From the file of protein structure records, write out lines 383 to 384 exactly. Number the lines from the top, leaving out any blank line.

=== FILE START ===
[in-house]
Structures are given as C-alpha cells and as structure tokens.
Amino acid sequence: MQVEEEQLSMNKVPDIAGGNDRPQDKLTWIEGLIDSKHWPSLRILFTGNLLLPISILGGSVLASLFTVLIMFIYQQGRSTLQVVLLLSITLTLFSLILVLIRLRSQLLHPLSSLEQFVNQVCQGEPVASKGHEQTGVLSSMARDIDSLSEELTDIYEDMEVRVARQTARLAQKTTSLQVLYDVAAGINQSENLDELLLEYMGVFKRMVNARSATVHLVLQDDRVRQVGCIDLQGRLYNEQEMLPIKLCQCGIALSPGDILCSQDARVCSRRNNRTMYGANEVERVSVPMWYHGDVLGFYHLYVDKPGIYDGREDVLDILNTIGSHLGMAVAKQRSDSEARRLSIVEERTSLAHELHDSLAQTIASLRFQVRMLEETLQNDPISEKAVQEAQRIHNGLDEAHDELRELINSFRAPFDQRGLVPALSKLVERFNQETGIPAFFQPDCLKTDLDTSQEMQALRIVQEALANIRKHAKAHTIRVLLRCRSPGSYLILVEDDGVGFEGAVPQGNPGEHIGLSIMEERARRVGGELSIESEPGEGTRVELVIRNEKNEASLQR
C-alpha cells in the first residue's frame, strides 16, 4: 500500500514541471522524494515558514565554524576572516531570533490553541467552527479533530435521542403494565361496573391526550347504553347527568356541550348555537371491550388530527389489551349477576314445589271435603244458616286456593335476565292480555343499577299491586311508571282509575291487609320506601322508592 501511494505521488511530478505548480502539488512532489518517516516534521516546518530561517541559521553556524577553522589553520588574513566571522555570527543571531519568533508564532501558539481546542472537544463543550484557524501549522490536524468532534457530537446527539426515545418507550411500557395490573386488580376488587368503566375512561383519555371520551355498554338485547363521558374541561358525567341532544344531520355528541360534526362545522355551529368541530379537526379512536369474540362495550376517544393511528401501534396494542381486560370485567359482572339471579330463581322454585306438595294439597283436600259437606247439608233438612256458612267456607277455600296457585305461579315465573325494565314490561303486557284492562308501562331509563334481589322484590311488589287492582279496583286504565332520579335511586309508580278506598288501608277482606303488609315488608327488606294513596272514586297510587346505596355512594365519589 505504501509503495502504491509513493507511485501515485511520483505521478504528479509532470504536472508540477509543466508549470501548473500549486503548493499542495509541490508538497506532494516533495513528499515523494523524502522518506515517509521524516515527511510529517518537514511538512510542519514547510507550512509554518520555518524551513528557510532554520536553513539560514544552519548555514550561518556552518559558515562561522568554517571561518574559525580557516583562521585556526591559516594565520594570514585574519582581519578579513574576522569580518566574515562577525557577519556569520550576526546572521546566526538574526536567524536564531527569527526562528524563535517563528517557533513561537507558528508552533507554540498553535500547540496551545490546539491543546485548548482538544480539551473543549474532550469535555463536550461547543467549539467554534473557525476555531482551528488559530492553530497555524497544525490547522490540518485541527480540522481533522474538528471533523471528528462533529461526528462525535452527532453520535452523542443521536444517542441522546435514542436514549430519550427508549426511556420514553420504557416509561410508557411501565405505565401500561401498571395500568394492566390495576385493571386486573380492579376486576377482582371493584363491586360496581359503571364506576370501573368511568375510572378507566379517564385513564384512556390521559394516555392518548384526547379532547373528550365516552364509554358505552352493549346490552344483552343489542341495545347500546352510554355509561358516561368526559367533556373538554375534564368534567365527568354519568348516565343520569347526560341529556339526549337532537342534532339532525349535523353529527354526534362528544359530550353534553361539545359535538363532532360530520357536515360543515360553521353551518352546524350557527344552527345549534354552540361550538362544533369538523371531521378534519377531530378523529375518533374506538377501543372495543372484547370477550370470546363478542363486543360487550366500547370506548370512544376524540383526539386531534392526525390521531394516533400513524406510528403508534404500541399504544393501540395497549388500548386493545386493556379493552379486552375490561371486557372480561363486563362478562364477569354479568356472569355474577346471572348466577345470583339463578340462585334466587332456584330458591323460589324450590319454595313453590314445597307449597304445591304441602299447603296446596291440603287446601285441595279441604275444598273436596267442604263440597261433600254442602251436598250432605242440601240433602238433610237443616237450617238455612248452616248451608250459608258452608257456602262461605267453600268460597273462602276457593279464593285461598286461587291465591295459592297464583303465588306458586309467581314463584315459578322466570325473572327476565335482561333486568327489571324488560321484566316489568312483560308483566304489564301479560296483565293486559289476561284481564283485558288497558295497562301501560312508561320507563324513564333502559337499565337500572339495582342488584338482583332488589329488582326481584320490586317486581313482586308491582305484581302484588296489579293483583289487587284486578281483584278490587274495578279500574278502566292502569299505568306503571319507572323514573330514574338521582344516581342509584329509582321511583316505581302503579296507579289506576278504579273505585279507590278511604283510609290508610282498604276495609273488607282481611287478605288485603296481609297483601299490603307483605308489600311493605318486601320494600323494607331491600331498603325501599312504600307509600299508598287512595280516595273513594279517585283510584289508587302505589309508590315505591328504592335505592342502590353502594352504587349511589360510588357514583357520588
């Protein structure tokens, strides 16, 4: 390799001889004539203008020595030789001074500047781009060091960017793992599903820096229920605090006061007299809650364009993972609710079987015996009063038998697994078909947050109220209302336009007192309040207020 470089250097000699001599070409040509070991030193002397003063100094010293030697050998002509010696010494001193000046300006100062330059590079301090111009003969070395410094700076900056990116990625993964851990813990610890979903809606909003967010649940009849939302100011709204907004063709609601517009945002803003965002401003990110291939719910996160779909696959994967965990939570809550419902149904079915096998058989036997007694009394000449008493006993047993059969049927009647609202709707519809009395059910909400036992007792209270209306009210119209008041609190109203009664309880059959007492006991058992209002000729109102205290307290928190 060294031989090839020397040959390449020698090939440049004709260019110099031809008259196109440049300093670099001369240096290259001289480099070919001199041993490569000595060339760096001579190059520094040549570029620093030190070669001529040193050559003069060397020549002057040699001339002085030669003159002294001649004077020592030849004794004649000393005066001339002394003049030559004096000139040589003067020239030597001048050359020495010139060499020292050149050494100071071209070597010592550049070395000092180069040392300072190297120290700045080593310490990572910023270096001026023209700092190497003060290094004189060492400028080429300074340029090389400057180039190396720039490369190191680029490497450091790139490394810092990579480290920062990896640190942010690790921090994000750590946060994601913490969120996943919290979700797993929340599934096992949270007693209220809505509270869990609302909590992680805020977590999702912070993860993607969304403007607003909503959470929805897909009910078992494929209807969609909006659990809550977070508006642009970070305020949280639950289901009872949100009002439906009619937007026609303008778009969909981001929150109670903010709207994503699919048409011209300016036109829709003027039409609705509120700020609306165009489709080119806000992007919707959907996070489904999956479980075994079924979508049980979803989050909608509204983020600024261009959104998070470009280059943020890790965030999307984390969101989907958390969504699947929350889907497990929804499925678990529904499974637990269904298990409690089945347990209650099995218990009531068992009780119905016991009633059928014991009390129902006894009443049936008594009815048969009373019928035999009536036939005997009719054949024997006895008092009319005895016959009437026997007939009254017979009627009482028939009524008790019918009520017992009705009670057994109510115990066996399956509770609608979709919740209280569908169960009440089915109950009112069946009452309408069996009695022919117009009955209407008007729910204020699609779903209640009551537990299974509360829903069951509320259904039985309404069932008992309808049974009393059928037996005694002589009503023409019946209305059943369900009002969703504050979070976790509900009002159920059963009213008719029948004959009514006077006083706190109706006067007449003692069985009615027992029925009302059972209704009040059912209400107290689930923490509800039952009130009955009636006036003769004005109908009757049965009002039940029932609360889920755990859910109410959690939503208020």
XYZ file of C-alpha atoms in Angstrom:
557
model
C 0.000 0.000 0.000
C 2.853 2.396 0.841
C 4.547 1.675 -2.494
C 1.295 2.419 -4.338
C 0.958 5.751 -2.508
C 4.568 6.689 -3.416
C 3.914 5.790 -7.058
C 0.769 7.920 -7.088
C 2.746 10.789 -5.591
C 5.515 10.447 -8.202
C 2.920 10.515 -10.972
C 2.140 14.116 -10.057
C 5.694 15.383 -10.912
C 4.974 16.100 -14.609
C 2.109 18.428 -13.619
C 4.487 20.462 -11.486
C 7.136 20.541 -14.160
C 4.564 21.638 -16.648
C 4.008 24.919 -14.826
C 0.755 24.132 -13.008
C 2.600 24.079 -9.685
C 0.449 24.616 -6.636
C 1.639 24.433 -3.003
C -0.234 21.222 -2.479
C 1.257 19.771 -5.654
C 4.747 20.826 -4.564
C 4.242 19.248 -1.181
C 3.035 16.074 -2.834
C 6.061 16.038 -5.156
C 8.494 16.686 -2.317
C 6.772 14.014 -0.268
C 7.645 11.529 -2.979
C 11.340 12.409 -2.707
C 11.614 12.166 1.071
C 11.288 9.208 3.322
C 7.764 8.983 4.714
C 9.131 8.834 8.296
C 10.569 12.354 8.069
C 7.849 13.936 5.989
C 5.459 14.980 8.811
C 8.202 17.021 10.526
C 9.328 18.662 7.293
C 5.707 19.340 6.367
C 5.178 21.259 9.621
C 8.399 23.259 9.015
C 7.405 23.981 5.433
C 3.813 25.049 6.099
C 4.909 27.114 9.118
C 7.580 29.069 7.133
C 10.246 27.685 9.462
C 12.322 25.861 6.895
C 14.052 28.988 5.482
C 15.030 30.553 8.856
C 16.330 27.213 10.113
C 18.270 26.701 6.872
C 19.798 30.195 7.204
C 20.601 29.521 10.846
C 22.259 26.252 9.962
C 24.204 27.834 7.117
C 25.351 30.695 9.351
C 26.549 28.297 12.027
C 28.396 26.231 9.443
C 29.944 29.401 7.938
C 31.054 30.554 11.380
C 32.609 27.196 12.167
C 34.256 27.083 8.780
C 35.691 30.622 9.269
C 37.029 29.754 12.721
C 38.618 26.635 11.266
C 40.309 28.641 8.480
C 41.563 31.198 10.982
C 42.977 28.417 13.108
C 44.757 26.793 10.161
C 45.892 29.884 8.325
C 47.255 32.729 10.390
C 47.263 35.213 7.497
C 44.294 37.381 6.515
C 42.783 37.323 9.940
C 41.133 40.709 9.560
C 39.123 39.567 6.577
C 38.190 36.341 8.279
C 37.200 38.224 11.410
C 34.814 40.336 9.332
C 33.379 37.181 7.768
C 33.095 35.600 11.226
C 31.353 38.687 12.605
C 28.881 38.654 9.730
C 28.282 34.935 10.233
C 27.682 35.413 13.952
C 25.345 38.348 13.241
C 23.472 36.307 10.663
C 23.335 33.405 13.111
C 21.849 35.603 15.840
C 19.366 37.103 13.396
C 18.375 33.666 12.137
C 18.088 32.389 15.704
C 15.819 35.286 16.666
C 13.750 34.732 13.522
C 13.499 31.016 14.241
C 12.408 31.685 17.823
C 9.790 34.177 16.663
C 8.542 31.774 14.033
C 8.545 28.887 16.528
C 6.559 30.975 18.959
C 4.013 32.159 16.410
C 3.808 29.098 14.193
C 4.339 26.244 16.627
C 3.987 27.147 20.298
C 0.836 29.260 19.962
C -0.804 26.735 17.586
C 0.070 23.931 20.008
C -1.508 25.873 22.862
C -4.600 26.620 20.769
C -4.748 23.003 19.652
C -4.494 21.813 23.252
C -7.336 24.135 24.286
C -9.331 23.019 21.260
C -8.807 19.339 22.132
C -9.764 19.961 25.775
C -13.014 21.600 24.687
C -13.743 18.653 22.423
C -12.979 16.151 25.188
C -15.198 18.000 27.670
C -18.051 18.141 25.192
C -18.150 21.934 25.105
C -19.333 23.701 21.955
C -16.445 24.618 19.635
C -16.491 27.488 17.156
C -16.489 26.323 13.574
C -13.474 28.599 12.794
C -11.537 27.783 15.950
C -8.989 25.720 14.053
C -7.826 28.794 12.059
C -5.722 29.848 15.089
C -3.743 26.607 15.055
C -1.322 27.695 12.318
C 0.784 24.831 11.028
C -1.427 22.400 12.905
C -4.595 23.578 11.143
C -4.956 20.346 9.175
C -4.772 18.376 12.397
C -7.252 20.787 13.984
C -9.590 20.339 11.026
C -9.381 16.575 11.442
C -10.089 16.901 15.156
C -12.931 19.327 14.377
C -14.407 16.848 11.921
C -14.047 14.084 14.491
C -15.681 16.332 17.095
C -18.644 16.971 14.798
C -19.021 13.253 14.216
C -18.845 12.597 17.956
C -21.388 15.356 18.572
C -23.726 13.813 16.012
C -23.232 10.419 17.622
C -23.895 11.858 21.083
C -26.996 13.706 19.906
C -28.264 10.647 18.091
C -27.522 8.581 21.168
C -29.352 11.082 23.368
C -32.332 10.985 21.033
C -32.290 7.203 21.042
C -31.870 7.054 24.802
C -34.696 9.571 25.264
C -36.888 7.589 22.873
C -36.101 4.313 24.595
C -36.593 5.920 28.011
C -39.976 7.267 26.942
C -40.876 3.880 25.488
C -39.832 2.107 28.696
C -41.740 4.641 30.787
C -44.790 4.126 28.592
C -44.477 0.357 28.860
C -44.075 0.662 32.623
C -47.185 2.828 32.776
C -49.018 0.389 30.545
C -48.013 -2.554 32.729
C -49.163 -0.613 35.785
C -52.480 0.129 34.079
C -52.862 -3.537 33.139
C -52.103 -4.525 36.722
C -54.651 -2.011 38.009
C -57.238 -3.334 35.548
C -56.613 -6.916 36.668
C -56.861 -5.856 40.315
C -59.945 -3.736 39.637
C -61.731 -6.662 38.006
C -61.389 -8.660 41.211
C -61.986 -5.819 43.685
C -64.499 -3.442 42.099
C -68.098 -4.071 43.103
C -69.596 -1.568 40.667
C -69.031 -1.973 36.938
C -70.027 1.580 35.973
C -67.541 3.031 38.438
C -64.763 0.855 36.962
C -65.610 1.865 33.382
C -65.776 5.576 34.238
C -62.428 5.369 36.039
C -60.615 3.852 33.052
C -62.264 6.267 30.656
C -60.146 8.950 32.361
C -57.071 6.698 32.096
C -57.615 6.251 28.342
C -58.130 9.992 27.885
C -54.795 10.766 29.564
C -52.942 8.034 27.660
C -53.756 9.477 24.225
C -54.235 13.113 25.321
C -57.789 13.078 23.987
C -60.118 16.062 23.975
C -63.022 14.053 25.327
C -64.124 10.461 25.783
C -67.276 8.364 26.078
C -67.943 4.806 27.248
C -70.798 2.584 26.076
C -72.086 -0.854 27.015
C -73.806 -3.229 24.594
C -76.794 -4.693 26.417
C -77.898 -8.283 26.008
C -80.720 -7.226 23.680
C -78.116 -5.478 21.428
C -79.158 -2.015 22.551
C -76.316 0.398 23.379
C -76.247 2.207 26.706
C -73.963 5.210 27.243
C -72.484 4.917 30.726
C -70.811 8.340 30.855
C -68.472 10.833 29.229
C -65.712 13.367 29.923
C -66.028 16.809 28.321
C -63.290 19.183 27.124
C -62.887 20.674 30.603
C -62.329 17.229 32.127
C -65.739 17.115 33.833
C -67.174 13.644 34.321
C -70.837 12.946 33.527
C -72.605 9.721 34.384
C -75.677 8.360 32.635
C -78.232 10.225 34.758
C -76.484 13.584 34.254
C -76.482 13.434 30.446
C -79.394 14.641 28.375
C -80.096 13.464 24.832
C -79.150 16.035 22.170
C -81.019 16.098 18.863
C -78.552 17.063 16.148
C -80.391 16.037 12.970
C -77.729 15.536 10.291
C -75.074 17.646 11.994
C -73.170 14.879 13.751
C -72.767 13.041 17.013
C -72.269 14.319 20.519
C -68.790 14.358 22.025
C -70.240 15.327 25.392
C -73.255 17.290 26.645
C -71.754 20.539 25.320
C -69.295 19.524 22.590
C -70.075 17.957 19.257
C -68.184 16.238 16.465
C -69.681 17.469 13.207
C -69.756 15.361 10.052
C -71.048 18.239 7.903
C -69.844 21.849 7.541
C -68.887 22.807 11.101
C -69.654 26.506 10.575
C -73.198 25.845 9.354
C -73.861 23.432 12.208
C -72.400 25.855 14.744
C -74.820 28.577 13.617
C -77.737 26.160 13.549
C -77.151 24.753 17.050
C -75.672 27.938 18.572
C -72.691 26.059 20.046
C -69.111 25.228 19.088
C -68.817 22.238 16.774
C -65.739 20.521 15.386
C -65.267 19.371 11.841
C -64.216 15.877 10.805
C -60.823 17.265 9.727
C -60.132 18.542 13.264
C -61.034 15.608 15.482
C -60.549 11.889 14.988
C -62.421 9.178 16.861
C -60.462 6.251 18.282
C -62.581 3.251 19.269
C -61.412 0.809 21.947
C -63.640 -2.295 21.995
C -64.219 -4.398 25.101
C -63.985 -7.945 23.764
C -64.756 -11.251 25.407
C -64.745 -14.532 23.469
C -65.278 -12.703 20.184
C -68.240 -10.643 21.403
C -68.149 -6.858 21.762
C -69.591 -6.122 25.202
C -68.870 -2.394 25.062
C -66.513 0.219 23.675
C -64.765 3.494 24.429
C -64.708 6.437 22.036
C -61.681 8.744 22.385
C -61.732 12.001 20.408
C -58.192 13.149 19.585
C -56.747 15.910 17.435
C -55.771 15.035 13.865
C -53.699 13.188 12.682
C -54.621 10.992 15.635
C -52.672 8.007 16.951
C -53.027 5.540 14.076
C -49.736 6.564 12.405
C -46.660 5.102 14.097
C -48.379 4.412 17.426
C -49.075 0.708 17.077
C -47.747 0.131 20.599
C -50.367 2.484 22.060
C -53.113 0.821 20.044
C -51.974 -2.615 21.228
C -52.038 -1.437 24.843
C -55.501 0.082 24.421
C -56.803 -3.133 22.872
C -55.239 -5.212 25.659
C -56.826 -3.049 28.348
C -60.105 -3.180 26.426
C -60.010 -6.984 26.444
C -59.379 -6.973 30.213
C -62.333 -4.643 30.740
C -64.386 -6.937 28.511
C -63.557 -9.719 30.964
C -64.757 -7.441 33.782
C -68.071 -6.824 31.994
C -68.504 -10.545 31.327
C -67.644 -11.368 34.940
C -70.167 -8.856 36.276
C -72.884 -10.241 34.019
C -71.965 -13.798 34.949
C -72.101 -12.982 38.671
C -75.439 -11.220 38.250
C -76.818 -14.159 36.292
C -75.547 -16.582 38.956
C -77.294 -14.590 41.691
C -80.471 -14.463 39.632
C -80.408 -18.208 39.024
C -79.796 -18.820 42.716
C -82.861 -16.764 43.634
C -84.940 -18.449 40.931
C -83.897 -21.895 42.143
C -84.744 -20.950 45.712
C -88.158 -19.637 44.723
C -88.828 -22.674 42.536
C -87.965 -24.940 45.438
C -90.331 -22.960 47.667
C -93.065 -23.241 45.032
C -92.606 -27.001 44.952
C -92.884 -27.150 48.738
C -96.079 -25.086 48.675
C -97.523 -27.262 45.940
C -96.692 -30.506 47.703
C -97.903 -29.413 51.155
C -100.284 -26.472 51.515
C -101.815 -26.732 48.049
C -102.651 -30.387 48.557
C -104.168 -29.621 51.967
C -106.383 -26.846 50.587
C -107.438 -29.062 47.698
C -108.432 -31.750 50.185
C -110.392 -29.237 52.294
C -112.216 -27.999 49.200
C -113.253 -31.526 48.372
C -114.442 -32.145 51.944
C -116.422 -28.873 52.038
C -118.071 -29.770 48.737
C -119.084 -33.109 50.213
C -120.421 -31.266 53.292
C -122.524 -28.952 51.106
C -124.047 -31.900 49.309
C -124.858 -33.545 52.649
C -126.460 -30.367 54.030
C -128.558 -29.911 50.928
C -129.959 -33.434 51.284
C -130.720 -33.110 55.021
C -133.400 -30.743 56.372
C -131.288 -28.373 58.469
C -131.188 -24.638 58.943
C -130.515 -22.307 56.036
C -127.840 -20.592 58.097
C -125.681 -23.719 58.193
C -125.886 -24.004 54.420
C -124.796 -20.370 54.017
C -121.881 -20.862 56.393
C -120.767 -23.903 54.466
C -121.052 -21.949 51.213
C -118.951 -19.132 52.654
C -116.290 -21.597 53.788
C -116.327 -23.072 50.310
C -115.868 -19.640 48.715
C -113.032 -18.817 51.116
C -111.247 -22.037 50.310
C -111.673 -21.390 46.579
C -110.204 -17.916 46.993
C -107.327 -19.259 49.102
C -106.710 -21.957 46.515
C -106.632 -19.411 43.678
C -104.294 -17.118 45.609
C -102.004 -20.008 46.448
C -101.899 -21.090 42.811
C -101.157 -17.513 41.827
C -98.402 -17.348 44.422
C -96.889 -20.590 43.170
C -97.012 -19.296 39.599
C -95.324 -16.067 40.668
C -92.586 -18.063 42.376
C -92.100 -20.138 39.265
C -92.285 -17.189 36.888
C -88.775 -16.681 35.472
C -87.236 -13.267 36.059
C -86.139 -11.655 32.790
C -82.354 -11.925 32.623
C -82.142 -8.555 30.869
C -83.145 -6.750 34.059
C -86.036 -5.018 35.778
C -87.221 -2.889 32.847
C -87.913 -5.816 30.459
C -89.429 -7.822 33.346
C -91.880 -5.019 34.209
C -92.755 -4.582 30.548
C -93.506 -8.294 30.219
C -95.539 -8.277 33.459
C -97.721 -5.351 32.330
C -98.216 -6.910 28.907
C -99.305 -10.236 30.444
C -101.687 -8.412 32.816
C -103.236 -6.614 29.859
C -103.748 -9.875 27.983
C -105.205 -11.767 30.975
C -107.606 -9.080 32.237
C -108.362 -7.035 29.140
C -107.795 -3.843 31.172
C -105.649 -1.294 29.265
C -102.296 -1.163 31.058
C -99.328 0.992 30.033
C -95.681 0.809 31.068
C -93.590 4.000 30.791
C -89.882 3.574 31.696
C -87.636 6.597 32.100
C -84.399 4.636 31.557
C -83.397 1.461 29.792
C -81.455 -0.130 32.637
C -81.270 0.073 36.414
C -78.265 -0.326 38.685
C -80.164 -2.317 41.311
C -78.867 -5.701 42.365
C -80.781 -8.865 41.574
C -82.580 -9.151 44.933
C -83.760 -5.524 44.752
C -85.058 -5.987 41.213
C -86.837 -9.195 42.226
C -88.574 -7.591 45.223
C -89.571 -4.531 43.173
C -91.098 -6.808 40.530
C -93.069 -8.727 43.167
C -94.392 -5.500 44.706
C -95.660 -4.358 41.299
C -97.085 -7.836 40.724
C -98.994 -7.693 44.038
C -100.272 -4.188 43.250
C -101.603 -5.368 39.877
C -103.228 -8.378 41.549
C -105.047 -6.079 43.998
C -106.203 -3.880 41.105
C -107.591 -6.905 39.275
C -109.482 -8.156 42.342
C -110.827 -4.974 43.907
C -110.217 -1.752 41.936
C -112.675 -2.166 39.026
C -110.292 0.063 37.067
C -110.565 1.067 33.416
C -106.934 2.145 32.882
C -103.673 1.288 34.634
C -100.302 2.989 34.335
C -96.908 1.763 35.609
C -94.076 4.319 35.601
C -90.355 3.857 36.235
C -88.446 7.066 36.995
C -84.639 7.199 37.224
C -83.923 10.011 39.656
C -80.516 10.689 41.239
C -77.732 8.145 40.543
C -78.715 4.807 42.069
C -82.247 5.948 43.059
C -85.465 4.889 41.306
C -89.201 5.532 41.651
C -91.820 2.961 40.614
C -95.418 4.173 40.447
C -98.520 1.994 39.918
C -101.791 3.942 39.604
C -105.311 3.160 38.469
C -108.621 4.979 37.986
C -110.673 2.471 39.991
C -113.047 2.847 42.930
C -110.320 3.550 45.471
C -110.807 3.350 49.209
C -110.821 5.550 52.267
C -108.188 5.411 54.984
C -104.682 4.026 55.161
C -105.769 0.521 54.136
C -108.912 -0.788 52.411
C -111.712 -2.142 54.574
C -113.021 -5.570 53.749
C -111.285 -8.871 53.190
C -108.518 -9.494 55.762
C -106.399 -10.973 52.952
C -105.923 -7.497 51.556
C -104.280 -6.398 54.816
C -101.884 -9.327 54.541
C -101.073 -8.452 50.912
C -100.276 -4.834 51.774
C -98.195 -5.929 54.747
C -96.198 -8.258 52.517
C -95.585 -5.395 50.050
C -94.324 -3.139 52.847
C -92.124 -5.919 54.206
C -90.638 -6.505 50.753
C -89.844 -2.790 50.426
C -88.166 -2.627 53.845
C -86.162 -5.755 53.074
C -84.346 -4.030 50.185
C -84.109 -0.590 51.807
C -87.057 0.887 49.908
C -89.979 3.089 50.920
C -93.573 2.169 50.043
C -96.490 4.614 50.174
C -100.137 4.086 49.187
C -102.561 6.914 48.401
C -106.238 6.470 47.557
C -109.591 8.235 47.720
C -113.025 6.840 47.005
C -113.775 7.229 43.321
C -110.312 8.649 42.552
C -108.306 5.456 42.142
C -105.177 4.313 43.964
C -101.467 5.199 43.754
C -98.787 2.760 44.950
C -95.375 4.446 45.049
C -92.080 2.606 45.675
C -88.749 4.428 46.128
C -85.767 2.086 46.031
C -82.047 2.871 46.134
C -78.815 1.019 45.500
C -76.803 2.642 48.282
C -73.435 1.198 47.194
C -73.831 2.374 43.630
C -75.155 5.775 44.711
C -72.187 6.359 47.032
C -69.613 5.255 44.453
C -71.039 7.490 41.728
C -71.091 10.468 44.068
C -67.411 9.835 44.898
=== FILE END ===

C -124.047 -31.900 49.309
C -124.858 -33.545 52.649